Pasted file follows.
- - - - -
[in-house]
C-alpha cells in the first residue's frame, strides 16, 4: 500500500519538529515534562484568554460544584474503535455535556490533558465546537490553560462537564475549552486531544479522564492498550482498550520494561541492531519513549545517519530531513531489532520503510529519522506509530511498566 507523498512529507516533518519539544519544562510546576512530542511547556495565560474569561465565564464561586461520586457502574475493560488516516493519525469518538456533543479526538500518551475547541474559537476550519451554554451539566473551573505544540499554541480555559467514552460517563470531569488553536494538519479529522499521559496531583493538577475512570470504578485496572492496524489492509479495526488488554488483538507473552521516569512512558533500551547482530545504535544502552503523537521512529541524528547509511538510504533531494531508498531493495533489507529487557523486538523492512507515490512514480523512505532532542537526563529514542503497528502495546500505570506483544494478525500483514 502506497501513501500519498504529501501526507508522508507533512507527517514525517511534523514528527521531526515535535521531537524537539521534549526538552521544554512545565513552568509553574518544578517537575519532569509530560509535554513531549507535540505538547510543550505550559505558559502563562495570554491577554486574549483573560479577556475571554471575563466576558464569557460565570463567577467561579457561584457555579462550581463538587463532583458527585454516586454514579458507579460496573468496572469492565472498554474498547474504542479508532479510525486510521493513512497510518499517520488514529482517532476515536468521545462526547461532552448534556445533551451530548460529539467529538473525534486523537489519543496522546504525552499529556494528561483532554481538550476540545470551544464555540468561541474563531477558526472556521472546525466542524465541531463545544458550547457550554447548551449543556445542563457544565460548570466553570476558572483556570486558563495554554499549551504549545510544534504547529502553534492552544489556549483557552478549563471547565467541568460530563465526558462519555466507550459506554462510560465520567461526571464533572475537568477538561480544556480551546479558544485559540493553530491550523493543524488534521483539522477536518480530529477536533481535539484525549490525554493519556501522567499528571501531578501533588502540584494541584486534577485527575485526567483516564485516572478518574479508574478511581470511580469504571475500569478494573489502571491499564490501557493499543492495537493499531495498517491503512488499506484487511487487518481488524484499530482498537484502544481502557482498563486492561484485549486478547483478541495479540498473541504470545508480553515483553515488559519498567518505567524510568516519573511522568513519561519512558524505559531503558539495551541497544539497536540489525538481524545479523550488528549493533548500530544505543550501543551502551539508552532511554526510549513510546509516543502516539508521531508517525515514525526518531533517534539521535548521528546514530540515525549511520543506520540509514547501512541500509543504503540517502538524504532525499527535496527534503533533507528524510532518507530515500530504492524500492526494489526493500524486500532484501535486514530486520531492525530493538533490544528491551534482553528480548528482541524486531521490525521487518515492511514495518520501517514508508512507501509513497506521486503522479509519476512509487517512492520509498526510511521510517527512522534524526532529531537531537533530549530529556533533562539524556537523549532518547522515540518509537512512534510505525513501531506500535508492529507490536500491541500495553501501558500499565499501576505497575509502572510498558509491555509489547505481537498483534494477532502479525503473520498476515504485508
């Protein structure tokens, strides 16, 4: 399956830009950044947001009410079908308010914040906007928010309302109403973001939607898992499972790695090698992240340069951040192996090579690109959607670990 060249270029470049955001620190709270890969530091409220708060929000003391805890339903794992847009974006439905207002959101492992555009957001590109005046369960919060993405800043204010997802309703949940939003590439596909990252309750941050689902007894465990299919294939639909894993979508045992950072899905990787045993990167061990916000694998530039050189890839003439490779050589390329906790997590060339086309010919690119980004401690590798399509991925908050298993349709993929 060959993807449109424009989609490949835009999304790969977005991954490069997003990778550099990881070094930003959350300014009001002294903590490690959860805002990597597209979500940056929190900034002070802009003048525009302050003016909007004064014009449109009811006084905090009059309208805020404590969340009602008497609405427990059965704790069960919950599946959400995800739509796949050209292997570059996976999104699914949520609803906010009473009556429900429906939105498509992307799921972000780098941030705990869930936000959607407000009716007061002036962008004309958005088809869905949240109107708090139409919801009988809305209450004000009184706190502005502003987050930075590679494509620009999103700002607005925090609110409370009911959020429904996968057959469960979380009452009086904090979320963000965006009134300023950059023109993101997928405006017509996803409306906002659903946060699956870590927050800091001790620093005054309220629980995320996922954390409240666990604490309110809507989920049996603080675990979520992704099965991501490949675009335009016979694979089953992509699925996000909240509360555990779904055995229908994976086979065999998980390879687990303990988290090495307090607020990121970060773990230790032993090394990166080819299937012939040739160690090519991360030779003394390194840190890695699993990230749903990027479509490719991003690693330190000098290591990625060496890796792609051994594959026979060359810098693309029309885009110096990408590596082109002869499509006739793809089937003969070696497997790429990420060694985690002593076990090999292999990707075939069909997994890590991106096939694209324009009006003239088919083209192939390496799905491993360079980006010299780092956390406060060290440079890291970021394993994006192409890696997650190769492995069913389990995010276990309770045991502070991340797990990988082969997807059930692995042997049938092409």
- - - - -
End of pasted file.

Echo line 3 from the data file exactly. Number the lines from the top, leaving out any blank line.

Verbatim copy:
């Protein structure tokens, strides 16, 4: 399956830009950044947001009410079908308010914040906007928010309302109403973001939607898992499972790695090698992240340069951040192996090579690109959607670990 060249270029470049955001620190709270890969530091409220708060929000003391805890339903794992847009974006439905207002959101492992555009957001590109005046369960919060993405800043204010997802309703949940939003590439596909990252309750941050689902007894465990299919294939639909894993979508045992950072899905990787045993990167061990916000694998530039050189890839003439490779050589390329906790997590060339086309010919690119980004401690590798399509991925908050298993349709993929 060959993807449109424009989609490949835009999304790969977005991954490069997003990778550099990881070094930003959350300014009001002294903590490690959860805002990597597209979500940056929190900034002070802009003048525009302050003016909007004064014009449109009811006084905090009059309208805020404590969340009602008497609405427990059965704790069960919950599946959400995800739509796949050209292997570059996976999104699914949520609803906010009473009556429900429906939105498509992307799921972000780098941030705990869930936000959607407000009716007061002036962008004309958005088809869905949240109107708090139409919801009988809305209450004000009184706190502005502003987050930075590679494509620009999103700002607005925090609110409370009911959020429904996968057959469960979380009452009086904090979320963000965006009134300023950059023109993101997928405006017509996803409306906002659903946060699956870590927050800091001790620093005054309220629980995320996922954390409240666990604490309110809507989920049996603080675990979520992704099965991501490949675009335009016979694979089953992509699925996000909240509360555990779904055995229908994976086979065999998980390879687990303990988290090495307090607020990121970060773990230790032993090394990166080819299937012939040739160690090519991360030779003394390194840190890695699993990230749903990027479509490719991003690693330190000098290591990625060496890796792609051994594959026979060359810098693309029309885009110096990408590596082109002869499509006739793809089937003969070696497997790429990420060694985690002593076990090999292999990707075939069909997994890590991106096939694209324009009006003239088919083209192939390496799905491993360079980006010299780092956390406060060290440079890291970021394993994006192409890696997650190769492995069913389990995010276990309770045991502070991340797990990988082969997807059930692995042997049938092409």